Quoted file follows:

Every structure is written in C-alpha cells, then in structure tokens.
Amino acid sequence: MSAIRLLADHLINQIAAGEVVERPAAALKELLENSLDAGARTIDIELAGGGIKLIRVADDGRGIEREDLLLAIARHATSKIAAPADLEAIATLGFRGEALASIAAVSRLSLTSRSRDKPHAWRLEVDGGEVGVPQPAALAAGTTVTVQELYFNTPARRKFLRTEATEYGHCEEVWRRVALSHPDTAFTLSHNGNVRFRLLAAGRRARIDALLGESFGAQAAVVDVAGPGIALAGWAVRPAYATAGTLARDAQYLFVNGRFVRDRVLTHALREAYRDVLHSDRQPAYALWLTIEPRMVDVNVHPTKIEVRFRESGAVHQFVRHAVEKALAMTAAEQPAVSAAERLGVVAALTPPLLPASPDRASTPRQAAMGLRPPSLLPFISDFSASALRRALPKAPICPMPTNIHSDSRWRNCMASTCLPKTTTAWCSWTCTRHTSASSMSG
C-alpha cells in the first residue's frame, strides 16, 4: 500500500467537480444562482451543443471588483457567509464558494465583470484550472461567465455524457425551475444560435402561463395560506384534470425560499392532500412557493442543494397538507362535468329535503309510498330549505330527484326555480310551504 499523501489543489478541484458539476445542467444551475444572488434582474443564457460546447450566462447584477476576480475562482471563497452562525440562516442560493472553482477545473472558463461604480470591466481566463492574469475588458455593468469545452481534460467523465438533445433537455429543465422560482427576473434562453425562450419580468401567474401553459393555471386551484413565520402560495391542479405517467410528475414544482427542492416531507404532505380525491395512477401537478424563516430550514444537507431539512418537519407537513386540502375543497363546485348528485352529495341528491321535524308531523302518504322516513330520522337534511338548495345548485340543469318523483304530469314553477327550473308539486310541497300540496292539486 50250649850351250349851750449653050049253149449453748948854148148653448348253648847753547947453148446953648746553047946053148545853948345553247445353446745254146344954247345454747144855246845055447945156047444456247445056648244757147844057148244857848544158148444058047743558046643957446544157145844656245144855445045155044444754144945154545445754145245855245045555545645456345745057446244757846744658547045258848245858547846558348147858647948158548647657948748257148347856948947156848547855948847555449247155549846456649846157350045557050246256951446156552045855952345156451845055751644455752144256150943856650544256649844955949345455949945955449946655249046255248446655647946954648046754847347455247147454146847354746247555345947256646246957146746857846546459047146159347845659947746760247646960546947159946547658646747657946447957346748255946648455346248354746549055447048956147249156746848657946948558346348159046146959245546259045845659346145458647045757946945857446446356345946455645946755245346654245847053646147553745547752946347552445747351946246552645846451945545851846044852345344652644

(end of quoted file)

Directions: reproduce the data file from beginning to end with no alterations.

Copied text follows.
Every structure is written in C-alpha cells, then in structure tokens.
Amino acid sequence: MSAIRLLADHLINQIAAGEVVERPAAALKELLENSLDAGARTIDIELAGGGIKLIRVADDGRGIEREDLLLAIARHATSKIAAPADLEAIATLGFRGEALASIAAVSRLSLTSRSRDKPHAWRLEVDGGEVGVPQPAALAAGTTVTVQELYFNTPARRKFLRTEATEYGHCEEVWRRVALSHPDTAFTLSHNGNVRFRLLAAGRRARIDALLGESFGAQAAVVDVAGPGIALAGWAVRPAYATAGTLARDAQYLFVNGRFVRDRVLTHALREAYRDVLHSDRQPAYALWLTIEPRMVDVNVHPTKIEVRFRESGAVHQFVRHAVEKALAMTAAEQPAVSAAERLGVVAALTPPLLPASPDRASTPRQAAMGLRPPSLLPFISDFSASALRRALPKAPICPMPTNIHSDSRWRNCMASTCLPKTTTAWCSWTCTRHTSASSMSG
C-alpha cells in the first residue's frame, strides 16, 4: 500500500467537480444562482451543443471588483457567509464558494465583470484550472461567465455524457425551475444560435402561463395560506384534470425560499392532500412557493442543494397538507362535468329535503309510498330549505330527484326555480310551504 499523501489543489478541484458539476445542467444551475444572488434582474443564457460546447450566462447584477476576480475562482471563497452562525440562516442560493472553482477545473472558463461604480470591466481566463492574469475588458455593468469545452481534460467523465438533445433537455429543465422560482427576473434562453425562450419580468401567474401553459393555471386551484413565520402560495391542479405517467410528475414544482427542492416531507404532505380525491395512477401537478424563516430550514444537507431539512418537519407537513386540502375543497363546485348528485352529495341528491321535524308531523302518504322516513330520522337534511338548495345548485340543469318523483304530469314553477327550473308539486310541497300540496292539486 50250649850351250349851750449653050049253149449453748948854148148653448348253648847753547947453148446953648746553047946053148545853948345553247445353446745254146344954247345454747144855246845055447945156047444456247445056648244757147844057148244857848544158148444058047743558046643957446544157145844656245144855445045155044444754144945154545445754145245855245045555545645456345745057446244757846744658547045258848245858547846558348147858647948158548647657948748257148347856948947156848547855948847555449247155549846456649846157350045557050246256951446156552045855952345156451845055751644455752144256150943856650544256649844955949345455949945955449946655249046255248446655647946954648046754847347455247147454146847354746247555345947256646246957146746857846546459047146159347845659947746760247646960546947159946547658646747657946447957346748255946648455346248354746549055447048956147249156746848657946948558346348159046146959245546259045845659346145458647045757946945857446446356345946455645946755245346654245847053646147553745547752946347552445747351946246552645846451945545851846044852345344652644